While dining at a Savannah, Georgia Panera Bread on January 2, Catherine Duke and her 2-year-old daughter Emma ended up walking out of the restaurant in tears after an assistant manager asked Duke to either take off Emma’s shoes or leave because the shoes were squeaky and it was “bothering someone.”
Emma is developmentally disabled and she wears special orthopedic shoes which squeak to let her know that she is walking properly. The shoes were prescribed by an orthopedist to give her better ankle support and to help her to learn to walk heel to toe. Emma has a medical condition which makes it difficult for her to walk and only learned to walk at the age of 23-months-old after the shoes were prescribed.
The event was especially shocking to the family because they are frequent customers at the establishment and the restaurant’s management knows about Emma’s disability. In addition, Duke says she explained to the restaurant employee why Emma needed the specially-prescribed shoes, yet was still asked to remove them.
The incident soon gained quite of bit of media attention, with Duke telling the news channel WTOC on January 4 that, “We weren’t welcome with the shoes – It was very blatant.” She further added that it was “very hurtful” and that she had left the restaurant crying because she felt like her child was being discriminated against.
The Duke’s could have potentially filed a lawsuit against Panera Bread, given that federal law prevents businesses from refusing service to anyone based upon race, religion, gender or other “protected characteristics” such as physical disability. However, they did not. Instead, they filed a complaint and then agreed to meet with the corporate staff, the employee who asked them to take off the shoes and the manager of the franchise to discuss what had happened. All parties involved in the incident apologized and the restaurant agreed to hold a fundraiser to help the family pay Emma’s many medical bills.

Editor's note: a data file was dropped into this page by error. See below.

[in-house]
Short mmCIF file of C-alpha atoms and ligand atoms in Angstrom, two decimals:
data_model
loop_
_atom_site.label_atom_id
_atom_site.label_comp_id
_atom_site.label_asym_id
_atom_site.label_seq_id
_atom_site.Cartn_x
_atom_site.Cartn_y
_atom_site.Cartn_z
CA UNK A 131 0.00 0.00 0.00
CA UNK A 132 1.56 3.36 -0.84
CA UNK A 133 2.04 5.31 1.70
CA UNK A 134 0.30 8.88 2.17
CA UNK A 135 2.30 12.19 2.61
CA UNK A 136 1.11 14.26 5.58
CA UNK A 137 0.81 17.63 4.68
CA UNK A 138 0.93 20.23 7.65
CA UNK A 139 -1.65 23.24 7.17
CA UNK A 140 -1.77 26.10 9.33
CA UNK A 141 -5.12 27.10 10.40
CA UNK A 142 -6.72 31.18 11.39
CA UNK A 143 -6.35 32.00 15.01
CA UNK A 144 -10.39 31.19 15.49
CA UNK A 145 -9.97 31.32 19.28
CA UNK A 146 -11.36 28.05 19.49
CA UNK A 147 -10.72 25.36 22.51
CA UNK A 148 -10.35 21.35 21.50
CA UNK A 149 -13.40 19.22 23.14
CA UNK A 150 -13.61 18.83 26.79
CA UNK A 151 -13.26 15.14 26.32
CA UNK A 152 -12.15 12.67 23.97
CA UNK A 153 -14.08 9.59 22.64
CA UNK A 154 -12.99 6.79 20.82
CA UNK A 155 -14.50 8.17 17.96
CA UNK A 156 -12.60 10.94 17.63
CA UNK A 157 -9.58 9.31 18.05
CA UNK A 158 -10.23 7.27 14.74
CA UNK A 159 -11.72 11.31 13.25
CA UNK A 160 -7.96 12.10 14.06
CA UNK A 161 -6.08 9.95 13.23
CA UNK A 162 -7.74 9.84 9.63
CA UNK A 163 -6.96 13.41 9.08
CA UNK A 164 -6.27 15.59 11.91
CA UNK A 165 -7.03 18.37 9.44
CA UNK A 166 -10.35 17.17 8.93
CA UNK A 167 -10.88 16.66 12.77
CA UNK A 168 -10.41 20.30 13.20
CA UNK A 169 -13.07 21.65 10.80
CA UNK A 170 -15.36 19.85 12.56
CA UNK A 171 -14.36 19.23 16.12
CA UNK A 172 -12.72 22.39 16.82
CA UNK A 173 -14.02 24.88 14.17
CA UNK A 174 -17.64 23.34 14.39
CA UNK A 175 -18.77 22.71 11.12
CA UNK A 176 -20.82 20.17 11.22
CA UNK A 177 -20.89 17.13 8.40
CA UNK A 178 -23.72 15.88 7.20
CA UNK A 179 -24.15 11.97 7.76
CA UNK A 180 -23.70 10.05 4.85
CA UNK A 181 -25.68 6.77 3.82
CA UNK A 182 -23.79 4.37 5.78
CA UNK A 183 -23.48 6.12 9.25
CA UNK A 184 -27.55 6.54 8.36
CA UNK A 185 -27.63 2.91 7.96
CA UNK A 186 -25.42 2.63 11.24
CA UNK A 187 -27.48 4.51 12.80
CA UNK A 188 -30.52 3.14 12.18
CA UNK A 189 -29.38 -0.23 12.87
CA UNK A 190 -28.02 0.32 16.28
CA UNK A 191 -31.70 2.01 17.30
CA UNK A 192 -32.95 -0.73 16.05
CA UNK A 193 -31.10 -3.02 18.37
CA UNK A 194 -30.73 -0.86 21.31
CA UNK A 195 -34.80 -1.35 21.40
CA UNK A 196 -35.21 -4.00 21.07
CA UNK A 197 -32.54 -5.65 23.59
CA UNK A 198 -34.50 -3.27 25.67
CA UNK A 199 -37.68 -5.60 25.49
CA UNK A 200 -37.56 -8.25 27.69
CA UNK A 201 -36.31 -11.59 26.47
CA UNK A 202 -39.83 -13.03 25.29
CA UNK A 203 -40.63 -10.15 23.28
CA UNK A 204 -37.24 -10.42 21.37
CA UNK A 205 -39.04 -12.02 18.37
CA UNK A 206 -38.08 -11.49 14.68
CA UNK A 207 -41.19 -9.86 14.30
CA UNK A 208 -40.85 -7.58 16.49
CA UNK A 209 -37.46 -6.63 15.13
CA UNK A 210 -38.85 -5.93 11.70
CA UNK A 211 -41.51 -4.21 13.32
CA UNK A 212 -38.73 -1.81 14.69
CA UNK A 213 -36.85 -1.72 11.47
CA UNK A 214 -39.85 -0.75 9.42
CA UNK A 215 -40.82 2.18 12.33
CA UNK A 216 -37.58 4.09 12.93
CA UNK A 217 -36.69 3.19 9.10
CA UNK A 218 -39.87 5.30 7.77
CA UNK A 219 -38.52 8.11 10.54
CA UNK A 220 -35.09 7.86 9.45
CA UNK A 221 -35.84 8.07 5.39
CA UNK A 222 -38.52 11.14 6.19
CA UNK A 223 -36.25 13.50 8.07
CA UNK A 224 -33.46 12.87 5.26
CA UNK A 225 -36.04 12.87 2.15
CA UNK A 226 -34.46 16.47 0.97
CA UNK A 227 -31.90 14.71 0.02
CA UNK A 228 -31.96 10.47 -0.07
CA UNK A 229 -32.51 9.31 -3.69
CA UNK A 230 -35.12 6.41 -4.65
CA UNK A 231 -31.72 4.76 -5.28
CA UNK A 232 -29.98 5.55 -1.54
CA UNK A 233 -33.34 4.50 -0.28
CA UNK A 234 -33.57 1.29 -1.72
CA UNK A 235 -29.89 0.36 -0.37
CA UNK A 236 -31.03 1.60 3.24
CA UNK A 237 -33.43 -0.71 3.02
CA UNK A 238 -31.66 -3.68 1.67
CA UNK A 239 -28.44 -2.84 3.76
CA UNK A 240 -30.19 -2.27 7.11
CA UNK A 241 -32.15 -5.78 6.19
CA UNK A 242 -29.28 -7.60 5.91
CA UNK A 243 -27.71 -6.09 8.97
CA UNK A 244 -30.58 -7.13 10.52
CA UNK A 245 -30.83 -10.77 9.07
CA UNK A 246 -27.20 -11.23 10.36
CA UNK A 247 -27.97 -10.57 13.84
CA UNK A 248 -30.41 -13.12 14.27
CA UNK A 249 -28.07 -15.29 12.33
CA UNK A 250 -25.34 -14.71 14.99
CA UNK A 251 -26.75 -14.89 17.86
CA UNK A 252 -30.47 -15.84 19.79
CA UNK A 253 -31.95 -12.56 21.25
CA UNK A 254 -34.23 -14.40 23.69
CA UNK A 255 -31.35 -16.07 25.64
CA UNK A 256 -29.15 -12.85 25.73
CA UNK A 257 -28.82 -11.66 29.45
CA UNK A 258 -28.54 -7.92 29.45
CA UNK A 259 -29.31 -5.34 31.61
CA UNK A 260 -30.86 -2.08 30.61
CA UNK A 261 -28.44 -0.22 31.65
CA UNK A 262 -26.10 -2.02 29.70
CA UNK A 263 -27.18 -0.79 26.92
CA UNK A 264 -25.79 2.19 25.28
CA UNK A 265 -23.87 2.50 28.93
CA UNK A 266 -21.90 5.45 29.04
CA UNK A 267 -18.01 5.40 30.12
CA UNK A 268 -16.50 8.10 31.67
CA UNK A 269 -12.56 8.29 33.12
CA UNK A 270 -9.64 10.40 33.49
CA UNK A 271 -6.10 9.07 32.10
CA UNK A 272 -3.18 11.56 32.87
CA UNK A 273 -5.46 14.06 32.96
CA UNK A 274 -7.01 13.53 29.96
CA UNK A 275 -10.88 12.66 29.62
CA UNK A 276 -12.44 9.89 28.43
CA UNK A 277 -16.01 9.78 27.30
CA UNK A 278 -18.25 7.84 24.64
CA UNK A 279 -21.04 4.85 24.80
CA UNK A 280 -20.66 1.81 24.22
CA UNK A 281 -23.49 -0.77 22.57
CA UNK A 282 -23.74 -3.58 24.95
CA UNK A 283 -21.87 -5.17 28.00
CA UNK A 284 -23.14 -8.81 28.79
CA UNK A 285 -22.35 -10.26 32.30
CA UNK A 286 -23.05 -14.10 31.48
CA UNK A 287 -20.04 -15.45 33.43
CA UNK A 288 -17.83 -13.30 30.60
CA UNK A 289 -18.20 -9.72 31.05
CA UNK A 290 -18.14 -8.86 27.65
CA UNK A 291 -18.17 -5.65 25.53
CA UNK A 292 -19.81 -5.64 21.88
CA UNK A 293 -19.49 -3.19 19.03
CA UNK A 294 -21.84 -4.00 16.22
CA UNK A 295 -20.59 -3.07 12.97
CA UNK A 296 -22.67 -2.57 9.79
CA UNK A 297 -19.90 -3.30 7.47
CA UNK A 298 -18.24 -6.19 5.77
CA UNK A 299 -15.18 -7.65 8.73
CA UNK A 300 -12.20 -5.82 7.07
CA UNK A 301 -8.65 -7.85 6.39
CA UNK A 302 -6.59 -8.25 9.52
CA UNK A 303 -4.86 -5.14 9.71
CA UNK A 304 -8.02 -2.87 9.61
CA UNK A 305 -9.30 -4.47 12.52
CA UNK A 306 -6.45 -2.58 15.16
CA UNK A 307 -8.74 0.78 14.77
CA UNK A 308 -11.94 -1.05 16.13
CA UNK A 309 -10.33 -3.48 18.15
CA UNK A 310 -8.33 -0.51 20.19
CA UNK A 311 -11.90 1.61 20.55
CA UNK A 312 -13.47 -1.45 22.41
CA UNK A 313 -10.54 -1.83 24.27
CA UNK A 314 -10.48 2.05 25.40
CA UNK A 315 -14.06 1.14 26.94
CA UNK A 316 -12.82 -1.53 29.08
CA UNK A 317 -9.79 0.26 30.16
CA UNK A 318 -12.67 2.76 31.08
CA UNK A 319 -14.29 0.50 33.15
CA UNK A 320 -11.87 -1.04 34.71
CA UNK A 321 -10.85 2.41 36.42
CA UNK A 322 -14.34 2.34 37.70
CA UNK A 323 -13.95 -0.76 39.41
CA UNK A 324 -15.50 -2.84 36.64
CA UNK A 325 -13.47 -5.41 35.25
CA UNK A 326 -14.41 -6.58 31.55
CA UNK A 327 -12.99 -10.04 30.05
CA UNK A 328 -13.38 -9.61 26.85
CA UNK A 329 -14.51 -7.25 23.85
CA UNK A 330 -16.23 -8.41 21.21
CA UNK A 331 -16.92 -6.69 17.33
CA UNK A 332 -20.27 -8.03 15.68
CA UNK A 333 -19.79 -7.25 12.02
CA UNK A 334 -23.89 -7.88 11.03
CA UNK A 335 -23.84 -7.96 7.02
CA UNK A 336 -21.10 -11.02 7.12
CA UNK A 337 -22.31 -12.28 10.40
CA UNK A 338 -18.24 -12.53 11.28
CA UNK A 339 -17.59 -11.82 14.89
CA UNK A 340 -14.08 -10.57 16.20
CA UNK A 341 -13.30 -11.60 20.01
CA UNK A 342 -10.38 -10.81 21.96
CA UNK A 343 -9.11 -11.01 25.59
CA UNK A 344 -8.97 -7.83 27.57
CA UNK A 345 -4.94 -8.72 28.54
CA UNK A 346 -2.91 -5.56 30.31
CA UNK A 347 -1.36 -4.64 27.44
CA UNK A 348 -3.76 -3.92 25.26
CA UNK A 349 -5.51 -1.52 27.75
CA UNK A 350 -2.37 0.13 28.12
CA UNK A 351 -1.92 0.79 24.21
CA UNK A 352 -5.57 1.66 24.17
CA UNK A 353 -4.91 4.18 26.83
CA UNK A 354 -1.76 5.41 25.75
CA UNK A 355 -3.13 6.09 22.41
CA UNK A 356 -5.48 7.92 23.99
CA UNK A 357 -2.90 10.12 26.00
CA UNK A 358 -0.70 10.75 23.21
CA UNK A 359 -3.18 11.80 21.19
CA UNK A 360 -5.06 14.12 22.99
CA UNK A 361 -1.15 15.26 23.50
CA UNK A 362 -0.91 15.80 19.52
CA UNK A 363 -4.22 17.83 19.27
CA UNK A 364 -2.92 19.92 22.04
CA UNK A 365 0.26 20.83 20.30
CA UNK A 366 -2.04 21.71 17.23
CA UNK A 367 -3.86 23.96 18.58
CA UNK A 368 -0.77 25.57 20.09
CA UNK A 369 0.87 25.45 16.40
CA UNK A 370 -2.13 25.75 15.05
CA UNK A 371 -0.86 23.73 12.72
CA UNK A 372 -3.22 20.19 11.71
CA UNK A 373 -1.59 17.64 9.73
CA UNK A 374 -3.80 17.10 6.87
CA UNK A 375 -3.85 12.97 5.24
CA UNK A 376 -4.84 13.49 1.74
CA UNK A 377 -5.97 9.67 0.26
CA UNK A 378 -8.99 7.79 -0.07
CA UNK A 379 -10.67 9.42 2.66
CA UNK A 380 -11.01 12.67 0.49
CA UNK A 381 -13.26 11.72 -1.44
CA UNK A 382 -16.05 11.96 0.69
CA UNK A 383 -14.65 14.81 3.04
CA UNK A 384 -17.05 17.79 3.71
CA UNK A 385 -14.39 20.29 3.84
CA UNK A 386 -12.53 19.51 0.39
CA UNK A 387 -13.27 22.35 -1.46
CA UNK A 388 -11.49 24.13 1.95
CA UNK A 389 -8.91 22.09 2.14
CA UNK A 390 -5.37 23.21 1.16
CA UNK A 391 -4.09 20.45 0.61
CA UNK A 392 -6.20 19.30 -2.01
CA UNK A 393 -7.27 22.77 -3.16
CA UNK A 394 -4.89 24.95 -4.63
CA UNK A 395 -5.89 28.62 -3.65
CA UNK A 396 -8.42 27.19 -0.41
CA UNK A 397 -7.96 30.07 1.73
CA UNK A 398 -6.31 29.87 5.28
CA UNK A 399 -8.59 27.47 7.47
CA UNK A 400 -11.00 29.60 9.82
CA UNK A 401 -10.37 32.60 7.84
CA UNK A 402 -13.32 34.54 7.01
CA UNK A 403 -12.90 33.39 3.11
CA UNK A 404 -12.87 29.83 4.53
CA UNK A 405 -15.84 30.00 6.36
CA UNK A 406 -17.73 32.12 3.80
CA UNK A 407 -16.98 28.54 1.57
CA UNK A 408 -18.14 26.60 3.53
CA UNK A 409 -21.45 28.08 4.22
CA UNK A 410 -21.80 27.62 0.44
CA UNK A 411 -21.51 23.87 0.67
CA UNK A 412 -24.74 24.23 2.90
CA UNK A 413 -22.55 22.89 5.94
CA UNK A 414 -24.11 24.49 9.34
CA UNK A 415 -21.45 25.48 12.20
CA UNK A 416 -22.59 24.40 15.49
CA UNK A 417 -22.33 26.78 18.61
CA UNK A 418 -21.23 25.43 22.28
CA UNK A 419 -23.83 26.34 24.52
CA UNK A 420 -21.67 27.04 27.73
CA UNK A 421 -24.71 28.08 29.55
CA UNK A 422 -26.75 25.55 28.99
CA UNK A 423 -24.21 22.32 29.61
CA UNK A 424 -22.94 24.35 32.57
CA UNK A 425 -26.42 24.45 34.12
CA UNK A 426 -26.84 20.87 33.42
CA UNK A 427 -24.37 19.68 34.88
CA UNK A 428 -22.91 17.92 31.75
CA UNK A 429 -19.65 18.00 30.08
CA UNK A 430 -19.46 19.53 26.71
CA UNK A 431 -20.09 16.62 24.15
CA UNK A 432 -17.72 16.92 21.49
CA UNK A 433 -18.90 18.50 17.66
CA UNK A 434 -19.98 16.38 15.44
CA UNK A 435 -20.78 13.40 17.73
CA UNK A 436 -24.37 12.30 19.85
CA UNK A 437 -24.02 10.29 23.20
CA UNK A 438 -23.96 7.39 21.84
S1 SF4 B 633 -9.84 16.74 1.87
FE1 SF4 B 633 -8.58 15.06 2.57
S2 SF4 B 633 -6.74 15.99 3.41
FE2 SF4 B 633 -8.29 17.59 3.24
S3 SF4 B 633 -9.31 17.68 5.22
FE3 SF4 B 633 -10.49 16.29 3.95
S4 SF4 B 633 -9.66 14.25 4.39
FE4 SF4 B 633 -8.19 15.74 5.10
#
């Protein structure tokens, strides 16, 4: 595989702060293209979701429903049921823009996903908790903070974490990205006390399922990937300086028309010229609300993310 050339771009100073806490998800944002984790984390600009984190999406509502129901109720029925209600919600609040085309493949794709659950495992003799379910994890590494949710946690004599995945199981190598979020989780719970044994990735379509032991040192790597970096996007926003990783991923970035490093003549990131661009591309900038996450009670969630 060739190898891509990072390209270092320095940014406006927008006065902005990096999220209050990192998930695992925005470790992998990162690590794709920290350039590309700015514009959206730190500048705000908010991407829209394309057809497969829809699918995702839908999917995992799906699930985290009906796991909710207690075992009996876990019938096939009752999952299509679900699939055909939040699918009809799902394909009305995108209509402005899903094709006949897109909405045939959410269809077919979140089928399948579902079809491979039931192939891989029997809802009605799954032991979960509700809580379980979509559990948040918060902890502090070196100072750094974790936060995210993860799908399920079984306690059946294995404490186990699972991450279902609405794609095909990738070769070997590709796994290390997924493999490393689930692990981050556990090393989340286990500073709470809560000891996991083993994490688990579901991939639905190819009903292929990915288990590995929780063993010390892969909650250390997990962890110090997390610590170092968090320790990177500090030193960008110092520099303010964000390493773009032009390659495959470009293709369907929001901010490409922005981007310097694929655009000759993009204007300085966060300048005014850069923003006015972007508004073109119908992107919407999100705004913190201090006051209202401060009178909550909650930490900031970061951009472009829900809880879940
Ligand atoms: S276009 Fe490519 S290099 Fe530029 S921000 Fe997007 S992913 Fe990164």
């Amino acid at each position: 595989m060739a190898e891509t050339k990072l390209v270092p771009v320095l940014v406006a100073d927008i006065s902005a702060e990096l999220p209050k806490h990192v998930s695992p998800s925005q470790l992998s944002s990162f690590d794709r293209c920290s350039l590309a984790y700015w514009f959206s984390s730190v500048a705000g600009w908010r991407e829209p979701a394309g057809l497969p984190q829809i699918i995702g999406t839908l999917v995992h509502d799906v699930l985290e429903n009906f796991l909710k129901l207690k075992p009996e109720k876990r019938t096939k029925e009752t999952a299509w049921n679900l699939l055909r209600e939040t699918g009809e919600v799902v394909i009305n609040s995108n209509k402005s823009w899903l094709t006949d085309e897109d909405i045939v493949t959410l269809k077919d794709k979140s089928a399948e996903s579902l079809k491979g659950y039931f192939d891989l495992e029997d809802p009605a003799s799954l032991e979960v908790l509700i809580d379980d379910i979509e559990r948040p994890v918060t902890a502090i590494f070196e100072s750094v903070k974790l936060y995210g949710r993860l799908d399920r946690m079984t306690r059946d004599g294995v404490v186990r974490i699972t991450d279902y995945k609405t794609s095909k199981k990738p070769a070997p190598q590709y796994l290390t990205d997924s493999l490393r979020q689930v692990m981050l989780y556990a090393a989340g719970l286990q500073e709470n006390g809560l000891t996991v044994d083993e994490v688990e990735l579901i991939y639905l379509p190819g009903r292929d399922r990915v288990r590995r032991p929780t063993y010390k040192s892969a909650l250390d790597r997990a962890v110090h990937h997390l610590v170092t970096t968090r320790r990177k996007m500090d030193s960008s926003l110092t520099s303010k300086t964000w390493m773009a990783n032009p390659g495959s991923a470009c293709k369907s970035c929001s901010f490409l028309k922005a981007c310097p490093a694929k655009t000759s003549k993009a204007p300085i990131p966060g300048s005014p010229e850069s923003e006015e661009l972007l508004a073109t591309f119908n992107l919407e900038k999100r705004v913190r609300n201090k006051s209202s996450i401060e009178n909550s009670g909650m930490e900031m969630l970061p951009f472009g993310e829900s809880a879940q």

Duke seems satisfied with the arrangement to hold a fundraising night in which 50 percent of the proceeds will be donated to pay Emma’s medical bills, stating that they are “very for children” and that “this is just one of those things that happened in one of their cafes that they’re not proud of.”
Panera Bread said in its statement on the matter that “the last thing we would want to do is make anyone feel unwelcome.” The restaurant chain further noted that the assistant manager who asked Duke to remove the toddler’s shoes or leave was new to her job.
“I don’t think she quite knew how to handle customers complaining about it,” Duke said of the new assistant manager.
While Emma’s father, Stephen, says that he will most likely not return to Panera Bread, he notes that his wife will probably continue to visit in order to meet with friends. He does say, however, that he is not expecting a handout and appreciates the fundraiser and the assistance with Emma’s “enormous” medical bills.
By Nancy Schimelpfening